- mTOR isn’t the only acquired resistant pathway to AI – there are others – so hopefully a way to determine who would be the ideal candidate for mTOR therapy will emerge from retrospective analysis.
- A quarter (26%) of both arms received prior chemotherapy – did these women do better or worse when given the AI-mTOR combination compared with those who only received hormonal therapies?
- This combination will not be cheap, considering the likely costs of everolimus alone without the AI could easily be ~$7K/month and the cost of exemestane must be added to that.
These points aside, I do think these results are impressive and good news for an advanced population of women who may not want to even consider chemotherapy – the current data suggests that many will get more time with this approach. Expect to see Novartis filing for everolimus approval in advanced breast cancer with the FDA before the year is out.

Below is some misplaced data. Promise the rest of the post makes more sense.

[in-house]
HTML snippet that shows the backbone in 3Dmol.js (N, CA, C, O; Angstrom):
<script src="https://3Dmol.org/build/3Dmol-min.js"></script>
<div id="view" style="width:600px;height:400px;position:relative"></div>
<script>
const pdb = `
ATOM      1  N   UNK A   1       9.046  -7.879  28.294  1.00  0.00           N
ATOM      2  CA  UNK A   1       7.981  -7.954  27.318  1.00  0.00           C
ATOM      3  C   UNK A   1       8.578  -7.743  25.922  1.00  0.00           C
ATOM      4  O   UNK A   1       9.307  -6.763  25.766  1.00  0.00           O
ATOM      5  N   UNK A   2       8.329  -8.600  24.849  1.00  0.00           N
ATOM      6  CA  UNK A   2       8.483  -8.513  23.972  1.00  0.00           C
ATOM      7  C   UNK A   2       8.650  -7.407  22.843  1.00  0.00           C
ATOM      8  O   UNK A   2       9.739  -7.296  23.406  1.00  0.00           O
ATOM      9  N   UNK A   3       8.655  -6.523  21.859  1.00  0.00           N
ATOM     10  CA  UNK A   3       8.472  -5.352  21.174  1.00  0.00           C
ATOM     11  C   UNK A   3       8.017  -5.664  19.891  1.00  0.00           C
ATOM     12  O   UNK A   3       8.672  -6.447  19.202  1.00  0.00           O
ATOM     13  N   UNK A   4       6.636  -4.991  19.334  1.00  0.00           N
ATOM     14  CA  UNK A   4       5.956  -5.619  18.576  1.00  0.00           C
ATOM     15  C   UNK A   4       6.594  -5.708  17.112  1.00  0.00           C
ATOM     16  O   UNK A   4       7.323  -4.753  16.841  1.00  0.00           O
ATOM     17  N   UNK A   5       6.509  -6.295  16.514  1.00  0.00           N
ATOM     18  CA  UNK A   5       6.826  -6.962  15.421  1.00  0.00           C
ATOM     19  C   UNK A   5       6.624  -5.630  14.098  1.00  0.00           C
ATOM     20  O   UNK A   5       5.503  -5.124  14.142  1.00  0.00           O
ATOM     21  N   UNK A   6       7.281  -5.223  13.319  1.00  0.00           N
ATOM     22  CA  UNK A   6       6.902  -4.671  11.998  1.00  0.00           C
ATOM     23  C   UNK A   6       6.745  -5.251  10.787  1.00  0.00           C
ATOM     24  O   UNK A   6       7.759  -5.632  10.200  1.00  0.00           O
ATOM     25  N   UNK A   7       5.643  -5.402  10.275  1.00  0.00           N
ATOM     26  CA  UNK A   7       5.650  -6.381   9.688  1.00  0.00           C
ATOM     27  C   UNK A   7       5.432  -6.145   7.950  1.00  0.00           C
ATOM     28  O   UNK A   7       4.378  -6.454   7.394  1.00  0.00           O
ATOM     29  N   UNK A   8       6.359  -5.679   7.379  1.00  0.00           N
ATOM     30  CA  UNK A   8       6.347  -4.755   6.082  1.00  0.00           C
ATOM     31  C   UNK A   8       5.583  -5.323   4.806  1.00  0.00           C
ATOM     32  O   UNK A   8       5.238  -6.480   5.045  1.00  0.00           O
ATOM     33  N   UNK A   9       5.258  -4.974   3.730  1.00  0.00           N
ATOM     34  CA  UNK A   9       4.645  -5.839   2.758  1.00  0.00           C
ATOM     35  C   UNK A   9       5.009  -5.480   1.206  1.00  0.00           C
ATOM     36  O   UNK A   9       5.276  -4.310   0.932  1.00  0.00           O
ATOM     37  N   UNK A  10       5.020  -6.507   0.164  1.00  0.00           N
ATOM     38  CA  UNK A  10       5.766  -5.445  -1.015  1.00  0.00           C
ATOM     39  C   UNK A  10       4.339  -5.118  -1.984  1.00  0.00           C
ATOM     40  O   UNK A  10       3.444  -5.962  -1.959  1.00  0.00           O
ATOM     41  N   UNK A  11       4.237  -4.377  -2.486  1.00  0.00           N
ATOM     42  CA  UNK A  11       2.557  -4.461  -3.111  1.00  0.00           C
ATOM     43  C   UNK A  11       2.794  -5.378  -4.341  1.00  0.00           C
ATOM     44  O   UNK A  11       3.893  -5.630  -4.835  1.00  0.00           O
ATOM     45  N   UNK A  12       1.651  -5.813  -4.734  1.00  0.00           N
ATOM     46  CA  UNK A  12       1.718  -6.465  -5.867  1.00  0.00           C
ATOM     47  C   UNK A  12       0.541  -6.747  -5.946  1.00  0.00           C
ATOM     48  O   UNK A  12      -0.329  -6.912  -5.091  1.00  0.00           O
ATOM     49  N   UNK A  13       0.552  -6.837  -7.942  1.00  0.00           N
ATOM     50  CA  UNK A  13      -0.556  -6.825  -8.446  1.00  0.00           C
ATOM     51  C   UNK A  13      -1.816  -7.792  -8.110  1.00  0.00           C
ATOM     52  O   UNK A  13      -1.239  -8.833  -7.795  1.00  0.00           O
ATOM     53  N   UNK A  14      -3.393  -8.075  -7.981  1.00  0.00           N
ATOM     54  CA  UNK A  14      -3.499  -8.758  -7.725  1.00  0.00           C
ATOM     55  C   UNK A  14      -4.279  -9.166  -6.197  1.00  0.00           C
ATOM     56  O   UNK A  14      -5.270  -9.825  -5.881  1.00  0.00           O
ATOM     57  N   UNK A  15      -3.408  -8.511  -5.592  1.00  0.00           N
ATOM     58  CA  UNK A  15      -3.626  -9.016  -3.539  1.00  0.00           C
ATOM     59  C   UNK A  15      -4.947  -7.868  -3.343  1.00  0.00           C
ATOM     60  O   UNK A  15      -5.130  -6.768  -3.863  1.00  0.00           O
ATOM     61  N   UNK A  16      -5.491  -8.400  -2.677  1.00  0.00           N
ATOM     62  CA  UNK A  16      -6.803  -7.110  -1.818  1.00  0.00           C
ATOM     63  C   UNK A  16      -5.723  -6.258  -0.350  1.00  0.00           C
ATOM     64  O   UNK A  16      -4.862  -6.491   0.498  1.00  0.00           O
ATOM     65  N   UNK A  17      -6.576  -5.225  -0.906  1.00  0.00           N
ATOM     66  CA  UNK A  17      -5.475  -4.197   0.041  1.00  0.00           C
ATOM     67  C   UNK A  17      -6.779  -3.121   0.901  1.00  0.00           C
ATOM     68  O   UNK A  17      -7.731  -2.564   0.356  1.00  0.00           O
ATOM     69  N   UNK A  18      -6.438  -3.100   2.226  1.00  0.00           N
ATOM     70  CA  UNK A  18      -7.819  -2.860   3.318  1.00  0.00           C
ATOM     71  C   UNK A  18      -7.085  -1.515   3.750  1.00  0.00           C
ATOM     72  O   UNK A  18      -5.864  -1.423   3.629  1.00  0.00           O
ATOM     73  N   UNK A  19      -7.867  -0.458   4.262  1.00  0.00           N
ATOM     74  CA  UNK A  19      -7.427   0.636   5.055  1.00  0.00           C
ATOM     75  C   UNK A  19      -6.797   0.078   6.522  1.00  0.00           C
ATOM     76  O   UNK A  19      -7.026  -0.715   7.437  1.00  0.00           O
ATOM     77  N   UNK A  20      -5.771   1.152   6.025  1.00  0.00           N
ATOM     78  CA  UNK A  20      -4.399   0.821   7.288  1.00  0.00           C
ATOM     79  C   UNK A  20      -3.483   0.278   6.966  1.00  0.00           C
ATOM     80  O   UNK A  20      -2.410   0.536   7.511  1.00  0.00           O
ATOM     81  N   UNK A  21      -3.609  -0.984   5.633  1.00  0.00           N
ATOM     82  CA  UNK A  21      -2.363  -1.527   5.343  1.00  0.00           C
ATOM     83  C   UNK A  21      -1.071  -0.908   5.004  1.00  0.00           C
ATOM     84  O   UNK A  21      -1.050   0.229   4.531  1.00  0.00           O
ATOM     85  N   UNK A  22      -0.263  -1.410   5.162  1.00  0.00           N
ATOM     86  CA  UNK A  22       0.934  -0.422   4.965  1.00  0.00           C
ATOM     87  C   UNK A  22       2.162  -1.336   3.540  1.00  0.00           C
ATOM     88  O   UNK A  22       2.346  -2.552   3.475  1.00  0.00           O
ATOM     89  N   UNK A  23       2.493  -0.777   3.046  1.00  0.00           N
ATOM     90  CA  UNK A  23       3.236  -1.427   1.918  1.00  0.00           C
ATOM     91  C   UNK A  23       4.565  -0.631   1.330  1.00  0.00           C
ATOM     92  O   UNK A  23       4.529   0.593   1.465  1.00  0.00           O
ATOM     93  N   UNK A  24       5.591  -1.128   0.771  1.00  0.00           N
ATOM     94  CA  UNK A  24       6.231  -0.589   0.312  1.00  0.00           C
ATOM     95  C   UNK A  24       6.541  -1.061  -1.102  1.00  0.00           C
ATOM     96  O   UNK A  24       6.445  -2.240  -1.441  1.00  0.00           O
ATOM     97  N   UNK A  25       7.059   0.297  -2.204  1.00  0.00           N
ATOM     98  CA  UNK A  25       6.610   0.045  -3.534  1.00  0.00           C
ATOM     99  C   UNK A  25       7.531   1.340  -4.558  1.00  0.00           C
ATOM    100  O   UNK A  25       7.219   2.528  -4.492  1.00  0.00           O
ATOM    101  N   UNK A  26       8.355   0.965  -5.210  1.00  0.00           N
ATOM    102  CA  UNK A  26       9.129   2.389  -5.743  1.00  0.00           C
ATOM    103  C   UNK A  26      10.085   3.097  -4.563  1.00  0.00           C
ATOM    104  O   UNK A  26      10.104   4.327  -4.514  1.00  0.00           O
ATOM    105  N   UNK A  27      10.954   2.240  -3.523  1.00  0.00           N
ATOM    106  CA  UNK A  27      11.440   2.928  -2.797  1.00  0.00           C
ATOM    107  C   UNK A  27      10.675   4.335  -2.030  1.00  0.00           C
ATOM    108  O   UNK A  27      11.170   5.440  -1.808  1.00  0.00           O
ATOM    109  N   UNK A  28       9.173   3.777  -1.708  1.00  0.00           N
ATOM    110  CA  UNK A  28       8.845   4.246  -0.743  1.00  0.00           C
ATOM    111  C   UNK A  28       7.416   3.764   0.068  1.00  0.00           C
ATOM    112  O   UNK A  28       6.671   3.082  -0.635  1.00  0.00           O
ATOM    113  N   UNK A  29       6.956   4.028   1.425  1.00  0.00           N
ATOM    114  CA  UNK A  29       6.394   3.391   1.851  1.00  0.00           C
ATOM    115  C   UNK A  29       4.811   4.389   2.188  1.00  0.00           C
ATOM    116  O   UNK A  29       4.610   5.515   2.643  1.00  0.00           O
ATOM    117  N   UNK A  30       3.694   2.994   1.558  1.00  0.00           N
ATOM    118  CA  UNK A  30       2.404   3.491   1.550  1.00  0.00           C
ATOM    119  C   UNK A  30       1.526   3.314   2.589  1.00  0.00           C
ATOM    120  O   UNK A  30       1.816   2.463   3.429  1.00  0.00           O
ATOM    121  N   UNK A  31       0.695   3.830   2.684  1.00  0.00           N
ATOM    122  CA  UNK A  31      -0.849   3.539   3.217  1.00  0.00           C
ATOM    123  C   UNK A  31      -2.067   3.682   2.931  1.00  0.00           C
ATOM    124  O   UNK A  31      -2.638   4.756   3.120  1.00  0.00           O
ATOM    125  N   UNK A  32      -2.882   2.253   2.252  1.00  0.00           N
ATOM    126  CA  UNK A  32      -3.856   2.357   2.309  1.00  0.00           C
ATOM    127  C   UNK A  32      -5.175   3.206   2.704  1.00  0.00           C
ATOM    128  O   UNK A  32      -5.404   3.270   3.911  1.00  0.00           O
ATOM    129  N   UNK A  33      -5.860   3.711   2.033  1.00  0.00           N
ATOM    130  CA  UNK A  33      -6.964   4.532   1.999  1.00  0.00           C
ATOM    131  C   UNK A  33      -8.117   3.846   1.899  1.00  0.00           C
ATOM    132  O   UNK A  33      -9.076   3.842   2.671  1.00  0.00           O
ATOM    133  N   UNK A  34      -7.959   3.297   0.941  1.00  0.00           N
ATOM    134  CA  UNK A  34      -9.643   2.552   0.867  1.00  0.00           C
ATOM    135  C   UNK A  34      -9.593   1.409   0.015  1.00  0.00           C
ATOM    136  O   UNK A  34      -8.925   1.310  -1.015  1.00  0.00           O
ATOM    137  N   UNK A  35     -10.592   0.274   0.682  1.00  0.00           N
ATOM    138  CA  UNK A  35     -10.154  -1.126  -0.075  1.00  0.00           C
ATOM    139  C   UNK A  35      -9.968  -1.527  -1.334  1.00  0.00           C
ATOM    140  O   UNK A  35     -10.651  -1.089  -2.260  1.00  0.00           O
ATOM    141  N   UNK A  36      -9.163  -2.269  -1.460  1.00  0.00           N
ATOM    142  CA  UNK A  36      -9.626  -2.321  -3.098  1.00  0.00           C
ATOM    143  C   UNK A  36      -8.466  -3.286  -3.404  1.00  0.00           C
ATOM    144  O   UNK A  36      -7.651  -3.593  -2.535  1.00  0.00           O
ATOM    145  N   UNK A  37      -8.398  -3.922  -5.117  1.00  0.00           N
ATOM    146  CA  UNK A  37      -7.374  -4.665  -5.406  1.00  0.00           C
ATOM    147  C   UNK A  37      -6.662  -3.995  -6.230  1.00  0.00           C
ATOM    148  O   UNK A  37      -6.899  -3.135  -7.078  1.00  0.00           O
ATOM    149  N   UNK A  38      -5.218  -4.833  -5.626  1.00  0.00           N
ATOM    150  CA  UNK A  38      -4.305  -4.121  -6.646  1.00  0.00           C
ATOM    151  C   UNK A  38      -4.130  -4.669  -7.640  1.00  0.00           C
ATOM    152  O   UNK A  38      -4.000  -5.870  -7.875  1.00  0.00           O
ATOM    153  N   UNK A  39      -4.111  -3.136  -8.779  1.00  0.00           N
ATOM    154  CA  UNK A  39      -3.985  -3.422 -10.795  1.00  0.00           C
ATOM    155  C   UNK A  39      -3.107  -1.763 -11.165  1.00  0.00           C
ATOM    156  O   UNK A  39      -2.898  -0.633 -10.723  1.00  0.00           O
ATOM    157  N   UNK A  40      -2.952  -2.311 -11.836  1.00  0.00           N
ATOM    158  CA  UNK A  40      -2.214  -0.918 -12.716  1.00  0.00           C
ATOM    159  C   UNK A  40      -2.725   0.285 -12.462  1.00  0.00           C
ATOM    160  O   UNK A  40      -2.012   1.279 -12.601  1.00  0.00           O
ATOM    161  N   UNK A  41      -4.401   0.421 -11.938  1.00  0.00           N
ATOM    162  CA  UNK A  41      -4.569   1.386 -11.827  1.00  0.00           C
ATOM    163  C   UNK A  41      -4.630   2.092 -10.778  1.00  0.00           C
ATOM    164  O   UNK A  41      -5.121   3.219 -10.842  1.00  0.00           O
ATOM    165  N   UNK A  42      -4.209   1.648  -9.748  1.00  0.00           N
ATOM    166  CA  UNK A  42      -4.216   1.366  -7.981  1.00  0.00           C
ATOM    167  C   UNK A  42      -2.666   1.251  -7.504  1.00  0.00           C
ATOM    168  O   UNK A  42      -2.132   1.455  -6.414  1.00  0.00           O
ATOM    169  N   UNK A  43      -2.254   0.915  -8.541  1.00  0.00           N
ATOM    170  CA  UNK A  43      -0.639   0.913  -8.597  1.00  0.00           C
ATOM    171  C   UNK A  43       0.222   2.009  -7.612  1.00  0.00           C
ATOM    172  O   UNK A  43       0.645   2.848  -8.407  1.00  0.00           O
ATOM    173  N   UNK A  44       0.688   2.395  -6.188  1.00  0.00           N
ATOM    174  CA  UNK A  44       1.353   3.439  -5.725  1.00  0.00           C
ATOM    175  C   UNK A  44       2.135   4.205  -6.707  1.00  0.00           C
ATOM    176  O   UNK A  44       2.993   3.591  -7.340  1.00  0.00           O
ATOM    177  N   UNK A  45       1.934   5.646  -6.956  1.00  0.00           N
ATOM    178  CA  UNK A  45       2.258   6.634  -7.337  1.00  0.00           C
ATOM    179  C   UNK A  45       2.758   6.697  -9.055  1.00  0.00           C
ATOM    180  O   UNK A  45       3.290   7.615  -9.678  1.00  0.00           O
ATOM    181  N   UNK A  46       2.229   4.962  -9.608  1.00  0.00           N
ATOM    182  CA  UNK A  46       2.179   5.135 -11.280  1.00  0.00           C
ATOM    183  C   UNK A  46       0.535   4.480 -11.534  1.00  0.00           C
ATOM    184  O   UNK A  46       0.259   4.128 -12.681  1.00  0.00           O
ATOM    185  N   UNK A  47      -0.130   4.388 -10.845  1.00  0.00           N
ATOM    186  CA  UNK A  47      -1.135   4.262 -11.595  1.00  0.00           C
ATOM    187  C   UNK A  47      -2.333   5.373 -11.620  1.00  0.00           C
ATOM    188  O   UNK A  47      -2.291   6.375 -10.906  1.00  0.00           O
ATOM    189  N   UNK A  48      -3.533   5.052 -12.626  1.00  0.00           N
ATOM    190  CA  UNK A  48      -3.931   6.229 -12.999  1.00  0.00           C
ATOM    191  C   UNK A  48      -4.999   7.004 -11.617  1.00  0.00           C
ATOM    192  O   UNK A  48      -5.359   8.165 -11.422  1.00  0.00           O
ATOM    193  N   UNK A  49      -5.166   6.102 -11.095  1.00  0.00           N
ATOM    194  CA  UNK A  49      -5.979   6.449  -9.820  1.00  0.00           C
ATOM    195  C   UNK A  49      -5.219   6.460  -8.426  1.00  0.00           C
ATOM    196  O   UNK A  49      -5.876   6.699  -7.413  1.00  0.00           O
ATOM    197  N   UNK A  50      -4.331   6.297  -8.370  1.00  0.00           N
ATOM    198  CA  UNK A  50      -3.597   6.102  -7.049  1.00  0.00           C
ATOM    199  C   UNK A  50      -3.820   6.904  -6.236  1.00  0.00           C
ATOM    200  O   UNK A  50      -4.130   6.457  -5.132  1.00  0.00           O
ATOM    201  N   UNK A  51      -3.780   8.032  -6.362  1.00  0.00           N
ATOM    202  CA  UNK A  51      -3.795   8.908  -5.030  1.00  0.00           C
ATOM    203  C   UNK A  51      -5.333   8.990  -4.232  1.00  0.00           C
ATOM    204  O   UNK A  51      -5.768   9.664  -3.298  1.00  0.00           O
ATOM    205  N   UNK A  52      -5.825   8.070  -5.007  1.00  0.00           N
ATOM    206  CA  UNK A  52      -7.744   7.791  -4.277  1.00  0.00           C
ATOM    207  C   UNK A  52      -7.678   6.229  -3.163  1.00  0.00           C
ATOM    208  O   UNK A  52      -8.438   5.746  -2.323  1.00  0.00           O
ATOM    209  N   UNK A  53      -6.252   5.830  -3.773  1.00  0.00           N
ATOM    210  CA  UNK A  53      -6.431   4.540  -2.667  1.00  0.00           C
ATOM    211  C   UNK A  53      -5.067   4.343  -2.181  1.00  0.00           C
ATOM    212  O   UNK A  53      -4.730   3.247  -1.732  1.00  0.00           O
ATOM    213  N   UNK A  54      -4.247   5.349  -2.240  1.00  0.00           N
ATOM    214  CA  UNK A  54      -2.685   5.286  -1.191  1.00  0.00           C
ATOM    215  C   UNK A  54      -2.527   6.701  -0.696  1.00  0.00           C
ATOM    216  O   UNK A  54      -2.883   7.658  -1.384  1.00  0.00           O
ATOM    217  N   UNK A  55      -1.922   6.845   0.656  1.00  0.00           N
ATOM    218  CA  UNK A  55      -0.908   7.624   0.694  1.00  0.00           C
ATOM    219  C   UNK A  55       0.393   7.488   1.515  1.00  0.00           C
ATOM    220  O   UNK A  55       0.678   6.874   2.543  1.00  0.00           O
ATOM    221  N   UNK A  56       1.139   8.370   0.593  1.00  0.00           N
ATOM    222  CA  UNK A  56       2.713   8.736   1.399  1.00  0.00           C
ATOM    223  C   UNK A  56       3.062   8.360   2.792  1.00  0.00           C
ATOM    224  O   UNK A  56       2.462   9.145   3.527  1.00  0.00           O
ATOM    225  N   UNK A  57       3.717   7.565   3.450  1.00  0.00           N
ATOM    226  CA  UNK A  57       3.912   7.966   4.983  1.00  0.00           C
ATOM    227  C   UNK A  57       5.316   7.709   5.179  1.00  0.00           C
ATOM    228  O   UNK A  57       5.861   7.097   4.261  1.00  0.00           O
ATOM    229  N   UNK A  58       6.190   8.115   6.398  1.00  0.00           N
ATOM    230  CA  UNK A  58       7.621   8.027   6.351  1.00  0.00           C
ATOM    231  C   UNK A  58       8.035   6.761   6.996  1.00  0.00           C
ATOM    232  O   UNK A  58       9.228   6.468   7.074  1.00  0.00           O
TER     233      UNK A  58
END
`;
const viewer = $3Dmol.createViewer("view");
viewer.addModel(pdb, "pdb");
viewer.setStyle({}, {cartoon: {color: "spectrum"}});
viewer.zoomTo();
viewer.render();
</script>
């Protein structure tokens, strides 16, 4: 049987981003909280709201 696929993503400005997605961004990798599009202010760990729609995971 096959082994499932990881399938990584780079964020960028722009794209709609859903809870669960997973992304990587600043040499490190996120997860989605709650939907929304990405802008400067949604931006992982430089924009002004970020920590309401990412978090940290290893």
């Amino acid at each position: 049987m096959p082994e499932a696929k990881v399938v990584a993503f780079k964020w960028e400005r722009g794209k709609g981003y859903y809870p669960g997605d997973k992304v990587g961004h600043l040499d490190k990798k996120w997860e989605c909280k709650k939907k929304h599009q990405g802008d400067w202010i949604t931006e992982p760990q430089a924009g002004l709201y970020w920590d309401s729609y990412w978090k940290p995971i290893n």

In the same patient population of ER/PR+ HER2- women, there was an update to the phase II ENCORE 301 trial with the HDAC inhibitor, entinostat, that we blogged in more detail at the recent AACR Molecular Targets meeting.
What was new about the data here was an update on the overall survival (OS) data. Remember, in San Francisco the PFS for the entinostat arm (comparable to the everolimus-exemestane arm in BOLERO2) was 8.5 months in the women with high acetylation, an excellent predictive biomarker of response.
Now, I was wondering why the OS has still not yet been met in the BOLERO2 trial here and realised why with the updated entinostat data:
As you can see above, based on a medium follow-up of 23 months, the OS has improved in these patients in the phase II trial from 19.8 to 26.9 months, an improvement of 7.1 months of life.
We’ve all seen so many trials where the benefit is a mere 1-3 months, so to see several trials in advanced breast cancer where the survival is measured in 6-7 months is breathtaking. Long may this trend continue with more rationally designed combinations and robust trial designs!